The Anglo-Saxon Chronicle

King Alfred the Great

The Anglo-Saxon Chronicle began to be compiled in around 890 A.D., at the command of King Alfred the Great (871- 899) and consists of a series of annals written in the Old English language.

Alfred ordered that copies be made of the original manuscripts and distributed to monasteries across the length and breadth of England, which were to be regularly updated. One particular version of the chronicle was still being actively updated in 1154 and dates to the end of King Stephen's reign.

Page from the Anglo-Saxon ChroniclePage from the Anglo-Saxon Chronicle

Nine versions of the chronicle have survived to the present day. Of these seven are written entirely in the Anglo-Saxon language. Another version survives in Old English with a translation of each annal into Latin. The other, known as the Peterborough Chronicle is recorded in Old English except for the last entry, which is in early Middle English. Six of these copies are kept at the British Library.

The Chronicle is the oldest history of any European country in a vernacular language. Its early entries are essentially an official history of the Wessex dynasty and it is one of the few literary sources we possess for England's history during the period. Reporting on the reign of King Egbert, it states:-

'The moon darkened on Christmas Eve. That year King Ecgbryht overcame the Mercian kingdom, and all that was south of the Humber. He was the eighth king who was ruler of Britain; the first was Aelle, king of Sussex, who had done this much. The second was Ceawlin, king of Wessex, the third was Aethelbryht, king of Kent, the fourth was Raedwald, king of East Anglia; the fifth was Edwin, king of Northumbria; the sixth, Oswald, who ruled after him; the seventh was Oswald's brother Oswiu. The eighth was Ecgbryht, king of Wessex, and this Ecgbryht led troops to Dore against the Northumbrians. They offered him submission, and a treaty; with that they parted'

The chronicleThe chronicle

The chronicle records the Battle of Hastings:-

'Then Count William came from Normandy to Pevensey on Michaelmas Eve, and as soon as they were able to move on they built a castle at Hastings. King Harold was informed of this and he assembled a large army and came against him at the hoary apple tree. And William came against him by surprise before his army was drawn up in battle array. But the king nevertheless fought hard against him, with the men who were willing to support him, and there were heavy casualties on both sides. Then King Harold was killed, and Earl Leofwine his brother, and Earl Grythe his brother, and many good men, and the French remained masters of the field...'

The sufferings of the common people during the Civil War of Stephen and Matilda are also vividly described:-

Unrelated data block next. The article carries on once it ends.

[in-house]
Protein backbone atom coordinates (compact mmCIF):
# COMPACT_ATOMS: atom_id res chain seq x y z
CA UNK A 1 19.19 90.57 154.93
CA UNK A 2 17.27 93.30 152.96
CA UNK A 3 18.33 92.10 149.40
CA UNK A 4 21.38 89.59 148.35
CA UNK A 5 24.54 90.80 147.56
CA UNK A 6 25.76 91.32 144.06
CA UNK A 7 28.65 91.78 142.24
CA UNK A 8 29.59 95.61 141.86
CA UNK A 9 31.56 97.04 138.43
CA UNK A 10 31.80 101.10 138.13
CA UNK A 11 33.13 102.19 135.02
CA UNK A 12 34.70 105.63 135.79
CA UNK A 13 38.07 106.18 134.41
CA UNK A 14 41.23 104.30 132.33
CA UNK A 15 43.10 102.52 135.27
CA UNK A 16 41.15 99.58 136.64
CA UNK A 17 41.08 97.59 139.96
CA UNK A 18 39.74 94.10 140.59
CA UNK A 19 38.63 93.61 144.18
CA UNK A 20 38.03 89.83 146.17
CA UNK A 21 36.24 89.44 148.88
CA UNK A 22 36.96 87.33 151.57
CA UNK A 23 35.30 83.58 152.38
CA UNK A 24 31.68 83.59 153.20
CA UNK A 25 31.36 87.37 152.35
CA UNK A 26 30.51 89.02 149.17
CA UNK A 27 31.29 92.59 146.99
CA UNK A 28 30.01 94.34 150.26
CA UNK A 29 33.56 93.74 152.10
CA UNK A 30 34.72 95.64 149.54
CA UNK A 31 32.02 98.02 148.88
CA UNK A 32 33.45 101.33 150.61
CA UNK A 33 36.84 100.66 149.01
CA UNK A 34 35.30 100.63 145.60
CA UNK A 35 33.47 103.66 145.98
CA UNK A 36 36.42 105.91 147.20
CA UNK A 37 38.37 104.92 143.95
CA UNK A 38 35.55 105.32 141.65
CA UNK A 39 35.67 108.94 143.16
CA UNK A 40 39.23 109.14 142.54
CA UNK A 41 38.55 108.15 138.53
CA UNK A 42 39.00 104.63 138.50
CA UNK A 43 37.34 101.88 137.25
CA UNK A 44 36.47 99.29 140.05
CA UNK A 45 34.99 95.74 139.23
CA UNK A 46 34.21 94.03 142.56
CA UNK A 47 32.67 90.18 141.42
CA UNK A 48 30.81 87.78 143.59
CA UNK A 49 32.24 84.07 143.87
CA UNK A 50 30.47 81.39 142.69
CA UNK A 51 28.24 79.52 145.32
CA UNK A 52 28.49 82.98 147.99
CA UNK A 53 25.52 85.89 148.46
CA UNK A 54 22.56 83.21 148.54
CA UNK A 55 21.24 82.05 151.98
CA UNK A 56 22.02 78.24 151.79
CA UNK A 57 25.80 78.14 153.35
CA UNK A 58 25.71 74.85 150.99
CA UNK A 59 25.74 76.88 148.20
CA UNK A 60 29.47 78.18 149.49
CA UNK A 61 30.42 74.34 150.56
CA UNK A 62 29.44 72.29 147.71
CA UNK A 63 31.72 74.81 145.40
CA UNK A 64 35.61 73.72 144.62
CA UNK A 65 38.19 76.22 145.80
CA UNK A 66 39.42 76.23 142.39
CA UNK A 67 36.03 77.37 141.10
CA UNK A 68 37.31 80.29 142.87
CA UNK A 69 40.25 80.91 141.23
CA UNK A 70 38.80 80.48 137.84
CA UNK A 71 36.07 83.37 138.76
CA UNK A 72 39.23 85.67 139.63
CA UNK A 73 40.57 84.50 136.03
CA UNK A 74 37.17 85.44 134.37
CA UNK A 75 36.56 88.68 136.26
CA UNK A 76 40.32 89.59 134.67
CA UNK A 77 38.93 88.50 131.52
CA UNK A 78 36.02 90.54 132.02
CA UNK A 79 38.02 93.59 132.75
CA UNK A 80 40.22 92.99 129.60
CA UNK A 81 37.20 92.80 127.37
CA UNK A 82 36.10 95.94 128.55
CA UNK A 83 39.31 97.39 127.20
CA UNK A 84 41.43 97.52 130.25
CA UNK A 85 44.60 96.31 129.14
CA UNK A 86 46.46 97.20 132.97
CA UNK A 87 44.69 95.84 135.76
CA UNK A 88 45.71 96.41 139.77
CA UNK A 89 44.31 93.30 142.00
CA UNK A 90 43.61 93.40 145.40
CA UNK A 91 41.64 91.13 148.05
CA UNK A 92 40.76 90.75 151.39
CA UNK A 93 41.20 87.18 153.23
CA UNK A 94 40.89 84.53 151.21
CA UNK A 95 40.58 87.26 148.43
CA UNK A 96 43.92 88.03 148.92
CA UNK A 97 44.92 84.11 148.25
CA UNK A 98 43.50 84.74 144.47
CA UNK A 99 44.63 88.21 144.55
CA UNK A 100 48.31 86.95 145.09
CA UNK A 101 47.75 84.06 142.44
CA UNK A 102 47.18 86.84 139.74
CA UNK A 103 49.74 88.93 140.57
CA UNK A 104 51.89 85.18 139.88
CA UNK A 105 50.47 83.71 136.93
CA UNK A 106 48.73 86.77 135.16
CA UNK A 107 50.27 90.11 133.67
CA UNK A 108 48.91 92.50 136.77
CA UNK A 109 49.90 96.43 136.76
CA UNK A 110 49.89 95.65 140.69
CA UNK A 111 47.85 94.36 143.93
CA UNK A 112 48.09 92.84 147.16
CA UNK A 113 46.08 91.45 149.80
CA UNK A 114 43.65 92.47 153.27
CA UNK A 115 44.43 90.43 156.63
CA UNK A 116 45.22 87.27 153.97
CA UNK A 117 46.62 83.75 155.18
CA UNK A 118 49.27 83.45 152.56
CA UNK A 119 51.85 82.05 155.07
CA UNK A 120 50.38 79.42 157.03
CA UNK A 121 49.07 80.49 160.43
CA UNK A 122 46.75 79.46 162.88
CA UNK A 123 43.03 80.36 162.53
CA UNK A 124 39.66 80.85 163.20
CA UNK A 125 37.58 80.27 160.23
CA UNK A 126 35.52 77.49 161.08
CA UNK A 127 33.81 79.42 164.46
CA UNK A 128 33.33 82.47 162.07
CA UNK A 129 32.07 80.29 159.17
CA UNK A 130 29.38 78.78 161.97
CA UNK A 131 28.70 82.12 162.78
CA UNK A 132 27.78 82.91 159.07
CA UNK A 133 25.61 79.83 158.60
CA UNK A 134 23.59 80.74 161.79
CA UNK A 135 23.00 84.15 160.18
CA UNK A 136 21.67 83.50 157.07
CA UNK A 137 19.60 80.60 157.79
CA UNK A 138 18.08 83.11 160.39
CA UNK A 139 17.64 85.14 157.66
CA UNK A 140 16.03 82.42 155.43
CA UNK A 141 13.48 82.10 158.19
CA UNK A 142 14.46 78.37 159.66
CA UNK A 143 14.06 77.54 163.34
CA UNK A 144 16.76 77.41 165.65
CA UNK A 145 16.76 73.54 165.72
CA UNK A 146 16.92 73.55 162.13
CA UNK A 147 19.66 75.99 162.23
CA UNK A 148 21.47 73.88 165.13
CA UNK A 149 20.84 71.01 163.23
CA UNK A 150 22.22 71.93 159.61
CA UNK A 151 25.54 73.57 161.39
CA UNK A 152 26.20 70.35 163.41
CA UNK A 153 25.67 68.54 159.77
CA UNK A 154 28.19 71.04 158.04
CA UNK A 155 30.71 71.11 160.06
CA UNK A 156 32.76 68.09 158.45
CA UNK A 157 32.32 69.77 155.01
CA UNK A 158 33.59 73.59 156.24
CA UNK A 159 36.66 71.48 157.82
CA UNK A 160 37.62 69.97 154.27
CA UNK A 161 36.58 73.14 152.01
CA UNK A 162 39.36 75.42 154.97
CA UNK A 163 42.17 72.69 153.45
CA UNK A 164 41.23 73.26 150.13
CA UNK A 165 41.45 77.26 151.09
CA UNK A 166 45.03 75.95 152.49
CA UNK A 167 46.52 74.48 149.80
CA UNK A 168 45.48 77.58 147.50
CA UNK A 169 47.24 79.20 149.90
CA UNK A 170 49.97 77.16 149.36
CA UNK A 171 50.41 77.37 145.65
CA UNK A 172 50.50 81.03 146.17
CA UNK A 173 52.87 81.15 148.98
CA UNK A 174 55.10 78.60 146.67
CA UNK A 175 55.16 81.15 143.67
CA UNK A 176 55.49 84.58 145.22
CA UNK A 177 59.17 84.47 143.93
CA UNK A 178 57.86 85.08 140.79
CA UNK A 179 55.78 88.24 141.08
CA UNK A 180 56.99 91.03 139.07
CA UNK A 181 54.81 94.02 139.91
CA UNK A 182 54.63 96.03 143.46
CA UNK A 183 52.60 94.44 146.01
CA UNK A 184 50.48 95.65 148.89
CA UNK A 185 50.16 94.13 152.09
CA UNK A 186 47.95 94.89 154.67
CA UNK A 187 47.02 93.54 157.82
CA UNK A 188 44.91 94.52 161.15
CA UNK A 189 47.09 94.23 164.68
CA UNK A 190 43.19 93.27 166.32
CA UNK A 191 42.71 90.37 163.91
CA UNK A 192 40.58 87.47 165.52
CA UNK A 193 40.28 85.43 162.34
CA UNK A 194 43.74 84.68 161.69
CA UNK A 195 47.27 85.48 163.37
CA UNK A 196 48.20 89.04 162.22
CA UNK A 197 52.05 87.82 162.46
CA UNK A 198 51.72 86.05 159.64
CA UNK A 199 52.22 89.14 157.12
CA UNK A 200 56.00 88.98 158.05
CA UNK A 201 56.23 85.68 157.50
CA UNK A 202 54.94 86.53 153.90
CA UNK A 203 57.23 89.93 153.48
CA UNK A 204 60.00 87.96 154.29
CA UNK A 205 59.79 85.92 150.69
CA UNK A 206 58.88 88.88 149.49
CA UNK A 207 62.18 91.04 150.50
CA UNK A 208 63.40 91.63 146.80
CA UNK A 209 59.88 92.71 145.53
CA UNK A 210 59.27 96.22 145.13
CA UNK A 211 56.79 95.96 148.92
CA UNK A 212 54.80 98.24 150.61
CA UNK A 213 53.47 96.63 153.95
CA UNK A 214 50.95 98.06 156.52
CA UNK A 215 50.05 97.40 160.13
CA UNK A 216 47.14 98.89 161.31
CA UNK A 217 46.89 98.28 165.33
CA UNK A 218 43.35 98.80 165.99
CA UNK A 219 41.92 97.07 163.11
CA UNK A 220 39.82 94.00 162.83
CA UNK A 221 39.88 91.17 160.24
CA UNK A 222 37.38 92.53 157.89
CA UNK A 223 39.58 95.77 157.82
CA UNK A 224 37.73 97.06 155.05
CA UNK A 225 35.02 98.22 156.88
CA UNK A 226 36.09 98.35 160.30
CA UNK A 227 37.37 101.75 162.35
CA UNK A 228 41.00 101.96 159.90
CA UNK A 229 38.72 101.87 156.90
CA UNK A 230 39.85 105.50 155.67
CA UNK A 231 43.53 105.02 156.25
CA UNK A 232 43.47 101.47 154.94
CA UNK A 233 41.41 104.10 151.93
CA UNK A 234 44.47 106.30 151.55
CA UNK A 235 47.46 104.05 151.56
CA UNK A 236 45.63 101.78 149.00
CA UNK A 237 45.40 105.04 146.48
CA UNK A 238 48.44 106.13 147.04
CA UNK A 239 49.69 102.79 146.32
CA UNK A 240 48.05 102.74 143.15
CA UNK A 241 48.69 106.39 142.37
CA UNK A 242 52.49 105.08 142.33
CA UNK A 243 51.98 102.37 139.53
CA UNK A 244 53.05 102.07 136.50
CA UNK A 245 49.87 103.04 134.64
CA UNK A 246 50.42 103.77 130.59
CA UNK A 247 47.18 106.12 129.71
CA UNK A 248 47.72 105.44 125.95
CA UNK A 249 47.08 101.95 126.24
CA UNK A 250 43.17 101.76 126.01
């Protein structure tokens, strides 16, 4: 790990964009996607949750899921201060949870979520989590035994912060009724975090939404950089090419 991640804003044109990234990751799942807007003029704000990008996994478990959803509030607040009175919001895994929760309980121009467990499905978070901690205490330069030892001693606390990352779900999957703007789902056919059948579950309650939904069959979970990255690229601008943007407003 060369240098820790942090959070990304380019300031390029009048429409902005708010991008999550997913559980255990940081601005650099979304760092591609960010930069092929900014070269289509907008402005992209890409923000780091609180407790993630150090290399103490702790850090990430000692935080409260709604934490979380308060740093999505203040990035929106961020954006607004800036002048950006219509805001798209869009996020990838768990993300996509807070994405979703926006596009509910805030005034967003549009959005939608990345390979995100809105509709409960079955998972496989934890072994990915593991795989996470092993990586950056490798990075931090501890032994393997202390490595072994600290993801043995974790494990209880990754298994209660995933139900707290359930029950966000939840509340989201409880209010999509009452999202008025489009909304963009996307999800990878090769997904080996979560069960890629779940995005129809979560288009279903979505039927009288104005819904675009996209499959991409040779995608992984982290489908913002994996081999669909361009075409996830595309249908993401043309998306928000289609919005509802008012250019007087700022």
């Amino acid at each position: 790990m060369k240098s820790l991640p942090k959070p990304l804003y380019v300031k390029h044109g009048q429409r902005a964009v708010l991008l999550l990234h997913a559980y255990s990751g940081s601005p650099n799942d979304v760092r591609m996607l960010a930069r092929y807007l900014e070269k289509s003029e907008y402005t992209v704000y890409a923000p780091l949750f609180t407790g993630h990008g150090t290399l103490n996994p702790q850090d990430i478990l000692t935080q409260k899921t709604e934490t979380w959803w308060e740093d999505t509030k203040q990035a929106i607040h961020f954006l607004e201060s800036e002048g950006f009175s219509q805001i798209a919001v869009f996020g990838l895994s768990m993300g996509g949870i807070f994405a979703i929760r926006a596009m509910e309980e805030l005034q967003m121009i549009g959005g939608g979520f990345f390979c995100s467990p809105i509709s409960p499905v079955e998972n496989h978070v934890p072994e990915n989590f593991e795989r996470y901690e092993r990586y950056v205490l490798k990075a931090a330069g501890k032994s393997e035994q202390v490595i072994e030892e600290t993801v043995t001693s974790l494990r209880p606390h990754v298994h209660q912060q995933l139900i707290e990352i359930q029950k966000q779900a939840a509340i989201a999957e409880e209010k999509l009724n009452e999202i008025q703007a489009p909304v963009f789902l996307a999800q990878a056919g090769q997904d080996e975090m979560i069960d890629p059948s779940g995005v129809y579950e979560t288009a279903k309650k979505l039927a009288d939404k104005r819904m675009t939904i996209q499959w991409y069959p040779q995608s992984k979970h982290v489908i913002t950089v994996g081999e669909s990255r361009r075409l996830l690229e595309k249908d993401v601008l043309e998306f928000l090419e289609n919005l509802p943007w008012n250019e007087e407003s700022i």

'In the days of this King, there was nothing but strife, evil and robbery, for quickly the great men who were traitors rose against him. When the traitors saw that Stephen was a mild good-humoured man who inflicted no punishment, then they committed all manner of horrible crimes. they had done him homage and sworn oaths of fealty to him, but not one of their oaths was kept. They were all forsworn and their oaths broken. For every great man built him castles and held them against the king; they sorely burdened the unhappy people of the country with forced labour on the castles, and when the castles were built they filled them with devils and wicked men.

By night and by day they seized those they believed to have any wealth, whether they were men or women; and to get their gold or silver, they put them into prison and tortured them with unspeakable tortures, for never were martyrs tortured as they were. They hung them up by the feet and smoked them with foul smoke. They strung them up by the thumbs, or by the head, and hung coats of mail on their feet. They tied knotted cords around their heads and twisted them until it entered the brain. they put them in dungeons wherein were adders and snakes and toads and so destroyed them. Many thousands starved to death. I know not how to, nor am I able to tell of, all the atrocities nor all the cruelties which they wrought upon the unhappy people of this country. It lasted throughout the nineteen years that Stephen was king, and always grew worse and worse. Never did a country endure greater misery, and never did the heathen act more vilely than they did. And so it lasted for nineteen long years while Stephen was King, till the land was all undone and darkened with such deeds and men said openly that Christ and his saints slept.'


The Parker Chronicle (Corpus Christi College, Cambridge, MS. 173) Cottonian Fragment (British Museum, Cotton MS. Otho B xi, 2) The Abingdon Chronicle I (British Museum, Cotton MS. Tiberius A vi.) The Abingdon Chronicle II (British Museum, Cotton MS. Tiberius B i.) The Worcester Chronicle (British Museum, Cotton MS. Tiberius B iv.) The Peterborough Chronicle (Bodleian, MS. Laud 636) The Bilingual Canterbury Epitome (British Museum, Cotton MS. Domitian A viii.) Cottonian Fragment (British Museum, Cotton MS. Domitian A ix.) An Easter Table Chronicle (British Museum, Cotton MS. Caligula A xv.)